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Written by Texas Highways

Located in the Crockett County Courthouse square, Judy Black’s statue, "The Tie That Binds," depicts a young pioneer family.

You get the idea of just how empty and remote the country around Ozona is when you learn that local officials installed a red light on top of the 1902 Crockett County Courthouse not only to summon the sheriff’s deputy but to guide travelers to town after dark.

The Lake Mineral Wells State Trailway travels 20 miles between Weatherford and Mineral Wells, including 16 bridges.

A flash of bright green catches my eye, and I slam on the brakes, my bicycle kicking up gravel as I skid to a stop. A grass snake nearly 3 feet long slithers out of my path and into the underbrush, leaving a faint wavy line in its wake. My eyes return to the trail ahead, its crushed-limestone surface pale against the grapevine-covered thickets on either side. Sunlight filters through the canopy of leaves overhead, dappling the ground.

Visitors can stop by for a free tour any day of the week and spend time petting and feeding the rescue ranch's donkeys.

Mark and Amy Meyers, the founders of Peaceful Valley Donkey Rescue near San Angelo, have made it their mission to change perceptions about donkeys one person at a time.

Mission Tejas State Park commemorates Spain’s 17th-century attempt  to maintain its territory in East Texas

Despite my job as a Texas photographer and writer, I hadn’t visited many of East Texas’ state parks in years. Last year, when University of Texas Press asked me to revise my 2008 guidebook, Official Guide to Texas State Parks and Historic Sites, I seized my opportunity and hit the road. The experience was a bit like renewing old friendships; I not only saw things I remembered from previous visits, but I also found new surprises. Here are some highlights from my East Texas favorites.

Caprock Canyons State Park and Trailway lies along the western edge of the Llano Estacado.

Some know it as the Rolling Plains. Others call it Cowboy Alley. A land of open road and enormous sky, the Big Empty lies more or less north of Abilene and east of Lubbock. Larger than some states, with a population smaller than many urban zip codes, the seldom-traveled chunk of prairie is home to red-dirt farms and huge ranches, from the Pitchfork and Matador to the Four Sixes.

scenic route 05 KLEPPER E ROCK KITE 2

Eighteen miles north of Fredericksburg on Ranch Road 956, a 425-foot pink rock looms over the landscape. Enchanted Rock State Natural Area protects the giant granite dome that is both a National Natural Landmark and in the National Register of Historic Places as an Archeological District. The formation inspires many visitors to hike to the top (take the Summit Trail) and, sometimes, to fly a kite. For more information visit Texas Parks and Wildlife's Enchanted Rock State Natural Area site.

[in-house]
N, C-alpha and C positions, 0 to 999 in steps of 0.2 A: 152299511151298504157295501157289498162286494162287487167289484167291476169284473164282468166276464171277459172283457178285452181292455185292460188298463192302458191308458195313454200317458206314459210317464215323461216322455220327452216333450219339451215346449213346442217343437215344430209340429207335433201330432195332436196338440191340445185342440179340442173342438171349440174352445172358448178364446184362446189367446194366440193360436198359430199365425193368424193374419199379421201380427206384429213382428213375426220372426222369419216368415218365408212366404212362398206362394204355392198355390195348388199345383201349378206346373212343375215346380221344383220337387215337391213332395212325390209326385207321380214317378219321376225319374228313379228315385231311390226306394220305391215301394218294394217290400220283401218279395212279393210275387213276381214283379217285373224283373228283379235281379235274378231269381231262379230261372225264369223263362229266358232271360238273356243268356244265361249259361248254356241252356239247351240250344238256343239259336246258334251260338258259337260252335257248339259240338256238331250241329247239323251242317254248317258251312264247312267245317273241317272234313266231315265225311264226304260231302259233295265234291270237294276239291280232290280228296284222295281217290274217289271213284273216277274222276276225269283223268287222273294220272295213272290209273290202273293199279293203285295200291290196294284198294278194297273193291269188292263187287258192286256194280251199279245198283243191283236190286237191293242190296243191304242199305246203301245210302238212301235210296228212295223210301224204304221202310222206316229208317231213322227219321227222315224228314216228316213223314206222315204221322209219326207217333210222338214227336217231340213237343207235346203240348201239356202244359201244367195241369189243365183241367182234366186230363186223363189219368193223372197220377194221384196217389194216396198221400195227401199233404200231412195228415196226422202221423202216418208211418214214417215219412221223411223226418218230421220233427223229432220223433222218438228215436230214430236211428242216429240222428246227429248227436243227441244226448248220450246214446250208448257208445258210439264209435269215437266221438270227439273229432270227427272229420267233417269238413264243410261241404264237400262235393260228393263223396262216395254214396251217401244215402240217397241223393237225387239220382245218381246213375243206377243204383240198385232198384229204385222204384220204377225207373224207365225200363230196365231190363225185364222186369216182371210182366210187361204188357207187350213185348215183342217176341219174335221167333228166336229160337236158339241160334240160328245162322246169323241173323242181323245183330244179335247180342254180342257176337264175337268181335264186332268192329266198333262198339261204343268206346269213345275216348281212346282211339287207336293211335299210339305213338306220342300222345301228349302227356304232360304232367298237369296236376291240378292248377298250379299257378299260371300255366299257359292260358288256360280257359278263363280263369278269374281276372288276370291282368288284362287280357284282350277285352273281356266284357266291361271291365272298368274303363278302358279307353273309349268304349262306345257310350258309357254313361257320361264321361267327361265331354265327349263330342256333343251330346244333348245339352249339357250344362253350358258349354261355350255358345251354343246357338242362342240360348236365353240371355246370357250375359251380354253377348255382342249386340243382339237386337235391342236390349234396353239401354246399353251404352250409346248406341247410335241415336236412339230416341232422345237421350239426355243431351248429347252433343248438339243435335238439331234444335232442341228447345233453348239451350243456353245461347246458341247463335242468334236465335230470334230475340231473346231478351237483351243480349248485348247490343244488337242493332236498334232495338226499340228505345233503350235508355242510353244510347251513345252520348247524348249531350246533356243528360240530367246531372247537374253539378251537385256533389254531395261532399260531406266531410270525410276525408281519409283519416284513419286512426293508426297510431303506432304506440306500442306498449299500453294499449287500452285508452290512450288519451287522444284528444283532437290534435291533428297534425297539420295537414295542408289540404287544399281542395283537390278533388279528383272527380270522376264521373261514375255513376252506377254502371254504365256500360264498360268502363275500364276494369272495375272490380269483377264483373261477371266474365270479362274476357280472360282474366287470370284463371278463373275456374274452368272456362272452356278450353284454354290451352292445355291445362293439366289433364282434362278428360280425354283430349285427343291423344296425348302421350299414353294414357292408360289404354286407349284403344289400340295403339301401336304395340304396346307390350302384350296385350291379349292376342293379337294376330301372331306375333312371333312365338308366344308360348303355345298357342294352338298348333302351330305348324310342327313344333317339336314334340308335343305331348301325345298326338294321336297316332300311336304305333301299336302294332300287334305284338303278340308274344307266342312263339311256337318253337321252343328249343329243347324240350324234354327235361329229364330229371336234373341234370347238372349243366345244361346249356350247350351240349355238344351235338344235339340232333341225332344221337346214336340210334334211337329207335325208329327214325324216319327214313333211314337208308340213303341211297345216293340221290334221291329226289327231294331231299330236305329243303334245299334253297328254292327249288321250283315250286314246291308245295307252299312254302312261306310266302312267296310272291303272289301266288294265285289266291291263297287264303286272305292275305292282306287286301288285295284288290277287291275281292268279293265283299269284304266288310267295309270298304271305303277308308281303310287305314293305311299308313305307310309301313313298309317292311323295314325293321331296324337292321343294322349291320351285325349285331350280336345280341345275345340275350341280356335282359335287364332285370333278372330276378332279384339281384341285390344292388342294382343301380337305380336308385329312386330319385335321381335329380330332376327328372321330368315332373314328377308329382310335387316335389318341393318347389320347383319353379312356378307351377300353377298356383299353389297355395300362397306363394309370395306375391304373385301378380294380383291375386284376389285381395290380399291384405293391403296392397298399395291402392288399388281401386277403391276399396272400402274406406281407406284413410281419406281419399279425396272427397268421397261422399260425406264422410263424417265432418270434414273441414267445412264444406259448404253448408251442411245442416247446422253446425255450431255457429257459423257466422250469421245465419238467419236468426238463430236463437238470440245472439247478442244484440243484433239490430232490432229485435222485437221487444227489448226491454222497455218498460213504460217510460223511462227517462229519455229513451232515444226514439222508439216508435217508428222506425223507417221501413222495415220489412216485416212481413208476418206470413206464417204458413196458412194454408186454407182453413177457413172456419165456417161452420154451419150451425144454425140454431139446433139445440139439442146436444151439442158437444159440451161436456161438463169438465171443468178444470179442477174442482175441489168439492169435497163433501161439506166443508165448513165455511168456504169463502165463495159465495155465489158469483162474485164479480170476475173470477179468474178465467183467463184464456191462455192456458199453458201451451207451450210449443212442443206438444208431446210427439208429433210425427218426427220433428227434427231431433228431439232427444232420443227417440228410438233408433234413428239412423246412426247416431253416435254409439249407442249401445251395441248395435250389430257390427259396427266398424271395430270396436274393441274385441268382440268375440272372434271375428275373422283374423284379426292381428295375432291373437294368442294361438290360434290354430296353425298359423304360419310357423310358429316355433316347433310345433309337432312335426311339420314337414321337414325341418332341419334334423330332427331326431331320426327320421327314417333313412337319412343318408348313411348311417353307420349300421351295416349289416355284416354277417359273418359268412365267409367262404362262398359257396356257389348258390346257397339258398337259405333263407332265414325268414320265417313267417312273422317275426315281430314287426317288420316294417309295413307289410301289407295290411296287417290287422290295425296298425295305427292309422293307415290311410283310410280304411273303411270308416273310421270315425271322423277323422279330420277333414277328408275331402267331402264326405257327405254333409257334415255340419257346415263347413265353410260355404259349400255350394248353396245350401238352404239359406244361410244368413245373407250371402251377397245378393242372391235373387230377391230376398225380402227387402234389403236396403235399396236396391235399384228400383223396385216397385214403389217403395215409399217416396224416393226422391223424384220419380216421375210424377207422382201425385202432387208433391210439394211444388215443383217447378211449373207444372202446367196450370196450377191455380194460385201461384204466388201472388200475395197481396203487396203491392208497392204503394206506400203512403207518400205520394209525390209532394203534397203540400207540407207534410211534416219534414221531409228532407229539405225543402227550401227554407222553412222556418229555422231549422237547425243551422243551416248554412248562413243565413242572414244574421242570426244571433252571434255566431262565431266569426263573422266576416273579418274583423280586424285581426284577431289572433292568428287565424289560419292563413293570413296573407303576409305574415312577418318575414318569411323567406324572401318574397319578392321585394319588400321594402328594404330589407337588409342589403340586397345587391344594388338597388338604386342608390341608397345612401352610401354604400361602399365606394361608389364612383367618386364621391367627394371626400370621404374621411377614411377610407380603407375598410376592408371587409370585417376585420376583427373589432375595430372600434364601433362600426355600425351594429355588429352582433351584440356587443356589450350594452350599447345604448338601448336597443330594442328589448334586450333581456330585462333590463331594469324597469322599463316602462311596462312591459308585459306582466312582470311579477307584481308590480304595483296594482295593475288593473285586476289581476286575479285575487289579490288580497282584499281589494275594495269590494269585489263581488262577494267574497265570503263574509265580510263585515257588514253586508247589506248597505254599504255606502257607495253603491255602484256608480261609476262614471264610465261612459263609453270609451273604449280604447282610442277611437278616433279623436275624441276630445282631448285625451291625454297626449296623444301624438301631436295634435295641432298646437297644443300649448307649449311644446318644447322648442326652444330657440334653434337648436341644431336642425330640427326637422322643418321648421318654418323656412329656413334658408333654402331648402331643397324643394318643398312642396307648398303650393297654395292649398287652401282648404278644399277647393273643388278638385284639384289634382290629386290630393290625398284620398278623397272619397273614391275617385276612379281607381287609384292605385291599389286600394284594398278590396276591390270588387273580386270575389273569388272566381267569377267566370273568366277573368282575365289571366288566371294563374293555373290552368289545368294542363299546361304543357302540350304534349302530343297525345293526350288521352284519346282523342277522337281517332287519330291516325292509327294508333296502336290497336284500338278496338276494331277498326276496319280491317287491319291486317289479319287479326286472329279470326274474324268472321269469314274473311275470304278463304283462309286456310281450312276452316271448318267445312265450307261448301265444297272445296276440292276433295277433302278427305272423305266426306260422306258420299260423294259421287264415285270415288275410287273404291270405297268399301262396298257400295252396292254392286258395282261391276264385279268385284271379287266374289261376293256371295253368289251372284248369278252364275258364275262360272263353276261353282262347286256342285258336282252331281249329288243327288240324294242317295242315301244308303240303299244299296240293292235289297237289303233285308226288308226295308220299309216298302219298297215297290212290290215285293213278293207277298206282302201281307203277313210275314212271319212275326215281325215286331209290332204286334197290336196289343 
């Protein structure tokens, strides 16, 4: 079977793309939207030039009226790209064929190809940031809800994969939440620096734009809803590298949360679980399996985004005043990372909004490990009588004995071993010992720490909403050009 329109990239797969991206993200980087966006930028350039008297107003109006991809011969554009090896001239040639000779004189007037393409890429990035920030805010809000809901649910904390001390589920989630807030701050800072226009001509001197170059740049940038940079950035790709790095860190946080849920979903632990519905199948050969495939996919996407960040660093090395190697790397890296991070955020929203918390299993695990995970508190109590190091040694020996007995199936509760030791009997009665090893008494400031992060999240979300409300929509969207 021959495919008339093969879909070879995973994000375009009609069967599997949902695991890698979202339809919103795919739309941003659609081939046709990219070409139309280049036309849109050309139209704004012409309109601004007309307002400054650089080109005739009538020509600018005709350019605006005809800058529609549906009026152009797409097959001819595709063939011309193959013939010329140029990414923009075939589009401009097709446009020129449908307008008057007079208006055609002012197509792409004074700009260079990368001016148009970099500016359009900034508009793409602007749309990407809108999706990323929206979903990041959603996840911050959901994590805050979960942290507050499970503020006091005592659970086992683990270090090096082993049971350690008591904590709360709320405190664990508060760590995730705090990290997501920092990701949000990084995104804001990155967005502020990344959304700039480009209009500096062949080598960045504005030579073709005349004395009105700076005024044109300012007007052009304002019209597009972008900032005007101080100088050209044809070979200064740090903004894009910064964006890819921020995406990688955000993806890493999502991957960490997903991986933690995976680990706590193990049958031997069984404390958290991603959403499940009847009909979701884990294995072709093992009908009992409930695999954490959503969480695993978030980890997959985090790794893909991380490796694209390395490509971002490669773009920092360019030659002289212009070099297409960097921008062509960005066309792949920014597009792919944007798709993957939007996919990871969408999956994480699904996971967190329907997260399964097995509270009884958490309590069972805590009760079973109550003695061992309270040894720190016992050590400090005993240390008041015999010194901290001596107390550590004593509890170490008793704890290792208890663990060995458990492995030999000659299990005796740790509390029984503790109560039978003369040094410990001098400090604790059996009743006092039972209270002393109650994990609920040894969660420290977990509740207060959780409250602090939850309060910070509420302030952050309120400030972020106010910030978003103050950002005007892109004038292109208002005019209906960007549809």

Our staff has compiled a digital resource guide on the reopenings of major attractions, restaurants, and hotels in the coastal cities affected by Hurricane Harvey.

With cooler temps, crisp air and beautiful colors, autumn is a great time to visit Big Bend Ranch State Park. It’s also a great time to watch for wildlife. More than 48 mammal species and more than 300 bird species have been spotted in the park. While some species migrate to the park during the autumn season, others are there year-round. Here, Park Superintendent Nathanael Gold gives us some insider tips on what to watch for in the park, along with some safety tips in case you run into a slightly feistier species.

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While Houston’s sprawl may be knocking on Conroe’s door, don’t make the mistake of lumping this town in with the masses. Its distinctive blend of Piney Woods beauty, lakeside fun, and rich history make it well worth the highway exit.

 7502007Granbury is the kind of place where everyone knows everyone’s business—and if the locals don’t know you yet, they’ll find out soon enough. But as the sun goes down, a shroud of mystery sets over this affable North Texas town.

ghahremani mcallen finalfinalFor many fellow Texans from “up north,” the Rio Grande Valley might be synonymous with birds, beaches, and grapefruit groves. To be sure, the Valley remains a bird-lover’s paradise, the beach still beckons, and the citrus is the sweetest anywhere. But with the region’s rapid growth and a nascent cultural boom, that list should also properly include art galleries, fine dining, and world-class performances.

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